“In assessing ADHD, gifted children need to be compared to gifted peers in a stimulating environment rather than average children in regular classes” – Deirdre Lovecky, in Different Minds
Dual Diagnosis of ADD/ADHD and Gifted
There are, of course, children who are correctly assessed as both ADD/ADHD and gifted. Deirdre Lovecky, in her book, Different Minds, outlines some of the differences between students who are twice exceptional (2e) and their peers.
Gifted children with ADHD are different from average children with ADHD
- On testing, miss many easier items and are correct on the more difficult ones
- Typically have a greater degree of asynchrony
- More sensitive and intense
- Require more complexity in activities, interests and friendships
Gifted children with ADHD are different from typical gifted children
- Greater degree of asynchrony
- Cognitive deficits related to working memory and inductive reasoning
- Unable to focus on tasks; complete less work than typical gifted child
- More difficulty in self-control and self-monitoring of behavior
- Difficulty inhibiting action
If your child is gifted, Lovecky offers the following suggestions to determine whether your child might also suffer from ADD/ADHD:
- Changing school environment doesn’t help
- Children are unable to focus on a variety of activities
- Behavior is not just a school problem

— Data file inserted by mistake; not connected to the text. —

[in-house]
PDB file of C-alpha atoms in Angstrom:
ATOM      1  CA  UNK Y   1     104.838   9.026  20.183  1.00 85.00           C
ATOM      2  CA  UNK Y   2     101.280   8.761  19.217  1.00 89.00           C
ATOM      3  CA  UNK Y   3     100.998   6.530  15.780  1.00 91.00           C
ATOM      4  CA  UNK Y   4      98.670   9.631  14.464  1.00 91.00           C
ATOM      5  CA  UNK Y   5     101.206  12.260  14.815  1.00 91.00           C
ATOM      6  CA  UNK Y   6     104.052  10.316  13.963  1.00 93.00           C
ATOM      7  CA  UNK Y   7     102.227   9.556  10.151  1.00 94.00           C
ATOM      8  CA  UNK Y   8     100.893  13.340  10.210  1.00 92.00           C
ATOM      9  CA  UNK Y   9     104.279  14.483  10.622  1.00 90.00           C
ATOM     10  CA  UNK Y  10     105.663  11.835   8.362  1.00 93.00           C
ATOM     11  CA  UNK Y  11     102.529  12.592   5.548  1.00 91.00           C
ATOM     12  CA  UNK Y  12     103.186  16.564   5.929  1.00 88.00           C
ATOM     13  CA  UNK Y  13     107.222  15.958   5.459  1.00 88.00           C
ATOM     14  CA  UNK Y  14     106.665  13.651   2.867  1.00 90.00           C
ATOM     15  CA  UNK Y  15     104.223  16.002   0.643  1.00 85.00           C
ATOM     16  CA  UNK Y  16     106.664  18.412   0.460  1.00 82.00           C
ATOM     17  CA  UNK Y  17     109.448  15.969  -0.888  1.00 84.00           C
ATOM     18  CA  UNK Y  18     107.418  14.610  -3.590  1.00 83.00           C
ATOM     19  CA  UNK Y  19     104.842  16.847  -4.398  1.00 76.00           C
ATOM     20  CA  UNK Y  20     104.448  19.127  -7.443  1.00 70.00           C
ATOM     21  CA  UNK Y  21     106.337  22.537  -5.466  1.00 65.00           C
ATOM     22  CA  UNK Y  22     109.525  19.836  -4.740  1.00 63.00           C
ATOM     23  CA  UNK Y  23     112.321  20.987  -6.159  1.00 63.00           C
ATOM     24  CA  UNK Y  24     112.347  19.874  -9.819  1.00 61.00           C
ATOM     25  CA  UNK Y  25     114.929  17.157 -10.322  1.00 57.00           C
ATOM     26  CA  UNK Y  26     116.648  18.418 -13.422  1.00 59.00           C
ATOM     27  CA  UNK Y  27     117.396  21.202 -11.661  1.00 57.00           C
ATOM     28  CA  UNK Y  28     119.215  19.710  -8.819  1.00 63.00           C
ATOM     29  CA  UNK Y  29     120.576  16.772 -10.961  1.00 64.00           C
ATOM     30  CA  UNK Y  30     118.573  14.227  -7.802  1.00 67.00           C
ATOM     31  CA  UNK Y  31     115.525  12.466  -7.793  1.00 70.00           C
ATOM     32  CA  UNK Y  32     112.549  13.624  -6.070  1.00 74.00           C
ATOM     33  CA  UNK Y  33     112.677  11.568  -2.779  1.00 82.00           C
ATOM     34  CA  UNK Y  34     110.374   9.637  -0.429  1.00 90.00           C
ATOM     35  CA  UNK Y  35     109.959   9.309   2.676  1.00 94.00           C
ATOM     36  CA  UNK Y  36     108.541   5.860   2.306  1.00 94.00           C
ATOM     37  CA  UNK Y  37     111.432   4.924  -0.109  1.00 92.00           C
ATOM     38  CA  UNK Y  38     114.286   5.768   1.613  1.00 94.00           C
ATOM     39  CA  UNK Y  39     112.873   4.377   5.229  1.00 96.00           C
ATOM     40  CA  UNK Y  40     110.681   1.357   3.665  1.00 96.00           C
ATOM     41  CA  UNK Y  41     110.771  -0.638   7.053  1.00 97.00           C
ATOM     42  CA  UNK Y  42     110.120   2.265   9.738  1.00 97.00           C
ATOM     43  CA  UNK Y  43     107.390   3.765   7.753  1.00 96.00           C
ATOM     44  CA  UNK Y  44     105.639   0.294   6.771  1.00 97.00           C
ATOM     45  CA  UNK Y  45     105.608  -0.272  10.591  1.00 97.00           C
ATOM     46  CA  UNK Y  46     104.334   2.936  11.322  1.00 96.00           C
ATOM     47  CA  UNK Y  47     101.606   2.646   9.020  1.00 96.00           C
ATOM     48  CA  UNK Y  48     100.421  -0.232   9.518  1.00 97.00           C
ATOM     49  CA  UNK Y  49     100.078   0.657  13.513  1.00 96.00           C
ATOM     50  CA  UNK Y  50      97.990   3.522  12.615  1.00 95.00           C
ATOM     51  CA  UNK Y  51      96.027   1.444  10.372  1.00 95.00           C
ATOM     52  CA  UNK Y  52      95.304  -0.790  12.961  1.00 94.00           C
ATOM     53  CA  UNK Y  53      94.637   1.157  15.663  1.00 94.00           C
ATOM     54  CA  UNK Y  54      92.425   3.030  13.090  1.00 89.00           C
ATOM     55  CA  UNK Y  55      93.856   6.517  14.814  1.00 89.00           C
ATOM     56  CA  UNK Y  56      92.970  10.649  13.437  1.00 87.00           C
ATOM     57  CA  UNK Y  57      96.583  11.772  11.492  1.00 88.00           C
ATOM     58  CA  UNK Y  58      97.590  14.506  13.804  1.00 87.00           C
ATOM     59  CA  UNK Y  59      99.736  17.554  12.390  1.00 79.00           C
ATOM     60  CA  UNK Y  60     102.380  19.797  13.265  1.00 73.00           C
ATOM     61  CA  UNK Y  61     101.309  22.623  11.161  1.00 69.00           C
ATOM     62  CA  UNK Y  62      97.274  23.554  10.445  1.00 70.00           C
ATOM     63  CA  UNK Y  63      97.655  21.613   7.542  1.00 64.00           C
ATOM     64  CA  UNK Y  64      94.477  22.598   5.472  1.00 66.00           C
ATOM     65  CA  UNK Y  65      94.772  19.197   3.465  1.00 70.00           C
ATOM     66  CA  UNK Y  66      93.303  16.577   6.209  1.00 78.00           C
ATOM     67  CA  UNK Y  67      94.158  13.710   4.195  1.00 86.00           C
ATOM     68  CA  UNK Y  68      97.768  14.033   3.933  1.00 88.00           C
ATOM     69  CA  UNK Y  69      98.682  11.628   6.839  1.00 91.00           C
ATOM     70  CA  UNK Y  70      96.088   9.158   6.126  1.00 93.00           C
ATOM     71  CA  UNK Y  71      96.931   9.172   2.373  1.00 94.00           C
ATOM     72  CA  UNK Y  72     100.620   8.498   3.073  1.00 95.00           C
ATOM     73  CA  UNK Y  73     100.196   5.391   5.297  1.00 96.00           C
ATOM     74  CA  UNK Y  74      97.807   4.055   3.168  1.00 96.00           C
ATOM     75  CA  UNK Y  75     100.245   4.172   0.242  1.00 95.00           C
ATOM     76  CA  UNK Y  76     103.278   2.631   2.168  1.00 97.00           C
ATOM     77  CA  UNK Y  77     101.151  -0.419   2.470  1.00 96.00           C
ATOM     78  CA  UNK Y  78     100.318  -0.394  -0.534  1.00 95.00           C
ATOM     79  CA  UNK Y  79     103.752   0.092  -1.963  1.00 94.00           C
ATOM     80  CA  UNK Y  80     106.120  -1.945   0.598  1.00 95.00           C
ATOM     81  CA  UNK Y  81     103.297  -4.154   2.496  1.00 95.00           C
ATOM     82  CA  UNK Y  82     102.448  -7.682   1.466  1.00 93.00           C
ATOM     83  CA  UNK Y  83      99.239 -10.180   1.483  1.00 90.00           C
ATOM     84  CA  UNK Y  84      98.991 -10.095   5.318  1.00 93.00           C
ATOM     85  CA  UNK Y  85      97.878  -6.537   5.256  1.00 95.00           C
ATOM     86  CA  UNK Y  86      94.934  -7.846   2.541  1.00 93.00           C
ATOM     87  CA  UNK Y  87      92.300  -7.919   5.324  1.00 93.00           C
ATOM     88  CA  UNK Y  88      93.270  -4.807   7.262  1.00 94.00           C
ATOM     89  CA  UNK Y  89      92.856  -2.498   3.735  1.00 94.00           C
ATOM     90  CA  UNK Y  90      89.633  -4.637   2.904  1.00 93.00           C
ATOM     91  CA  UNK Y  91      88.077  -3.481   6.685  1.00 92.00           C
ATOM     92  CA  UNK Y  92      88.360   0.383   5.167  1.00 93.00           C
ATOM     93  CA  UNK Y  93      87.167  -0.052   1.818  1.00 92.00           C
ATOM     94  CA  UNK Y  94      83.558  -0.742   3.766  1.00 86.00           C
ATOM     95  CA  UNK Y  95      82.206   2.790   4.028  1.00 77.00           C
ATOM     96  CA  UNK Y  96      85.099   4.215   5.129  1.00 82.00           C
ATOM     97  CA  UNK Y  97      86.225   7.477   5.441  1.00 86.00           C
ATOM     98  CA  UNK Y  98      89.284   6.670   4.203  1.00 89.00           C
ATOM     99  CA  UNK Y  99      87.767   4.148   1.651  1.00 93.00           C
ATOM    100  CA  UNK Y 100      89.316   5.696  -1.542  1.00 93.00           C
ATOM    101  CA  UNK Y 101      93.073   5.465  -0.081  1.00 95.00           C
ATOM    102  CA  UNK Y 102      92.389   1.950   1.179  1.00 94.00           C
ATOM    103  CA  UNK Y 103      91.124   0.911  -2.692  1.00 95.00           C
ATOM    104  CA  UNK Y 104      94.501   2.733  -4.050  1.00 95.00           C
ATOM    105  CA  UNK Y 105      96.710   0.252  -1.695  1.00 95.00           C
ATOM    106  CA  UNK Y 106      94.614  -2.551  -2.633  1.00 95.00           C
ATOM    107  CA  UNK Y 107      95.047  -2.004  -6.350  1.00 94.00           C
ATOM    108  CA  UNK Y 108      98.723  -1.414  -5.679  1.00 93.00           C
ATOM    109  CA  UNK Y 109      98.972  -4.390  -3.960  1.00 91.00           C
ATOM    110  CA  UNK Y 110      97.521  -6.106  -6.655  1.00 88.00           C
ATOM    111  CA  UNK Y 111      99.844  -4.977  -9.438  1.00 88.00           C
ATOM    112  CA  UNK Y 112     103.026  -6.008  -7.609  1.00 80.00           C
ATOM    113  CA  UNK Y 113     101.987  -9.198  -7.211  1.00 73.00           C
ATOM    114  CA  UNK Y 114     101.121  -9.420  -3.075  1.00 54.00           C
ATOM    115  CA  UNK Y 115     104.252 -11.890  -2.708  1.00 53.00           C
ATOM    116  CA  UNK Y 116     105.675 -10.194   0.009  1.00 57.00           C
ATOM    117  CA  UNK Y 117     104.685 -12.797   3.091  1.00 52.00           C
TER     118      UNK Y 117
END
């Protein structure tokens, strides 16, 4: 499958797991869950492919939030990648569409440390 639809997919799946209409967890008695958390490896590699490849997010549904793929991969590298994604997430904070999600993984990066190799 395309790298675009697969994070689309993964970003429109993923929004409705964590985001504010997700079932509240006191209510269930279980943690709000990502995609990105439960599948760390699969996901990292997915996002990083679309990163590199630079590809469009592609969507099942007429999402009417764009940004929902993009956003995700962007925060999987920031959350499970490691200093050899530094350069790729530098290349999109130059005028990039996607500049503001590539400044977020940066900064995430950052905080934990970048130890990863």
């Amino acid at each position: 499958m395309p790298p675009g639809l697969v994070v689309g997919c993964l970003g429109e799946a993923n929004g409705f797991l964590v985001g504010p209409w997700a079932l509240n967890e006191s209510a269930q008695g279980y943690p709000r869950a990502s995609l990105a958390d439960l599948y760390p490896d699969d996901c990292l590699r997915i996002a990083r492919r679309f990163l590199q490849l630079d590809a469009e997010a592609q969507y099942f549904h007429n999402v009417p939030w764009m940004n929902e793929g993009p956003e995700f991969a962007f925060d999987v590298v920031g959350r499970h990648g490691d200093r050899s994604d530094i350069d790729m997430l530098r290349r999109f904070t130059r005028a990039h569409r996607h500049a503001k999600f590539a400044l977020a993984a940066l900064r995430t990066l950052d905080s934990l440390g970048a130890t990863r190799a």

- Needs additional interventions when compared to gifted peers
Intervention and treatment of ADD/ADHD in gifted children
Lovecky urges those working with twice exceptional children to seek expertise in both giftedness and ADHD to meet these unique needs. “School programs need to consider both strengths and weaknesses, and work to provide environments that maximize stimulation and interest at the appropriate level for children. This is because gifted children with ADHD have underlying deficits in executive functions that require intervention, but accommodations needed will be different from those recommended for more average children with ADHD.”
Misdiagnosis of children with ADD/ADHD and giftedness
“[Many experts on giftedness] are of the opinion that gifted children are incorrectly diagnosed as suffering from ADD/ADHD particularly often.” – Dr. James T. Webb, in Misdiagnosis and Dual Diagnosis of Gifted Children and Adults.
Why the confusion specifically regarding giftedness and ADD/ADHD? The line between gifted and ADD/ADHD can be very blurred.
|Poorly sustained attention in almost all situations||Poor attention, boredom, daydreaming in specific situations|
|Diminished persistence on tasks not having immediate consequences||Low tolerance for persistence on tasks that seem irrelevant|
|Impulsivity, poor ability to delay gratification||Judgment lags behind intellect|
|Impaired adherence to commands to regulate or inhibit behavior in social contexts||Intensity may lead to power struggles with authorities|
|More active, restless than normal children||High activity levels; may need less sleep|
|Difficulty adhering to rules and regulations||Questions rules, customs, and traditions|